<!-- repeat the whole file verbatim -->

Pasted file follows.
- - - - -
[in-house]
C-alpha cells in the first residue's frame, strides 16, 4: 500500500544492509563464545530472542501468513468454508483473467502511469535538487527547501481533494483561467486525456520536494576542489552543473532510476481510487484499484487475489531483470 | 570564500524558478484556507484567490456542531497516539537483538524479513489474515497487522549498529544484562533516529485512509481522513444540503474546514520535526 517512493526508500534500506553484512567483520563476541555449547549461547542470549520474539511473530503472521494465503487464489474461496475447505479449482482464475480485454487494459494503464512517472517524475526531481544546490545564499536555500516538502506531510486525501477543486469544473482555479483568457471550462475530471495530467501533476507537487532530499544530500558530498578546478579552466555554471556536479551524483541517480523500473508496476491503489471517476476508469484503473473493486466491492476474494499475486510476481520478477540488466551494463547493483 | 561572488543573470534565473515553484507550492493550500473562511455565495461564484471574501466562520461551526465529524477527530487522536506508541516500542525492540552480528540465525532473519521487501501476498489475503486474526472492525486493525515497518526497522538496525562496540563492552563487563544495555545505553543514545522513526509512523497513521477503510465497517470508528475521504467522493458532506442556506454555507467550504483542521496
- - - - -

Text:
[in-house]
C-alpha cells in the first residue's frame, strides 16, 4: 500500500544492509563464545530472542501468513468454508483473467502511469535538487527547501481533494483561467486525456520536494576542489552543473532510476481510487484499484487475489531483470 | 570564500524558478484556507484567490456542531497516539537483538524479513489474515497487522549498529544484562533516529485512509481522513444540503474546514520535526 517512493526508500534500506553484512567483520563476541555449547549461547542470549520474539511473530503472521494465503487464489474461496475447505479449482482464475480485454487494459494503464512517472517524475526531481544546490545564499536555500516538502506531510486525501477543486469544473482555479483568457471550462475530471495530467501533476507537487532530499544530500558530498578546478579552466555554471556536479551524483541517480523500473508496476491503489471517476476508469484503473473493486466491492476474494499475486510476481520478477540488466551494463547493483 | 561572488543573470534565473515553484507550492493550500473562511455565495461564484471574501466562520461551526465529524477527530487522536506508541516500542525492540552480528540465525532473519521487501501476498489475503486474526472492525486493525515497518526497522538496525562496540563492552563487563544495555545505553543514545522513526509512523497513521477503510465497517470508528475521504467522493458532506442556506454555507467550504483542521496